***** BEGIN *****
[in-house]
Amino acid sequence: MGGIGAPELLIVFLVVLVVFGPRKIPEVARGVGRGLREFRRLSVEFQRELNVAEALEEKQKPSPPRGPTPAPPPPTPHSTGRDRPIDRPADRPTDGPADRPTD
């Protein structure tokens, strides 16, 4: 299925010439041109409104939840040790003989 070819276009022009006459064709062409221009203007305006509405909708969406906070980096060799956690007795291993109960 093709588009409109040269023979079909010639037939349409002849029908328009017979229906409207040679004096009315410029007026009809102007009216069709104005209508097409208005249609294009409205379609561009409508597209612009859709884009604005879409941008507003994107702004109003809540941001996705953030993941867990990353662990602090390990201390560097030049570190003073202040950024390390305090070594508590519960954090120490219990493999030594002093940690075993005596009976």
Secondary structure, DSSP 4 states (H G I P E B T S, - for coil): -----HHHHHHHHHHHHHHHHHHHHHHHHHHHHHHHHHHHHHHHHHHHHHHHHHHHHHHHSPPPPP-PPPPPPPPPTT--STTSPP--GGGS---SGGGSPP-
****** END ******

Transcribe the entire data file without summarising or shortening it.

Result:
[in-house]
Amino acid sequence: MGGIGAPELLIVFLVVLVVFGPRKIPEVARGVGRGLREFRRLSVEFQRELNVAEALEEKQKPSPPRGPTPAPPPPTPHSTGRDRPIDRPADRPTDGPADRPTD
């Protein structure tokens, strides 16, 4: 299925010439041109409104939840040790003989 070819276009022009006459064709062409221009203007305006509405909708969406906070980096060799956690007795291993109960 093709588009409109040269023979079909010639037939349409002849029908328009017979229906409207040679004096009315410029007026009809102007009216069709104005209508097409208005249609294009409205379609561009409508597209612009859709884009604005879409941008507003994107702004109003809540941001996705953030993941867990990353662990602090390990201390560097030049570190003073202040950024390390305090070594508590519960954090120490219990493999030594002093940690075993005596009976």
Secondary structure, DSSP 4 states (H G I P E B T S, - for coil): -----HHHHHHHHHHHHHHHHHHHHHHHHHHHHHHHHHHHHHHHHHHHHHHHHHHHHHHHSPPPPP-PPPPPPPPPTT--STTSPP--GGGS---SGGGSPP-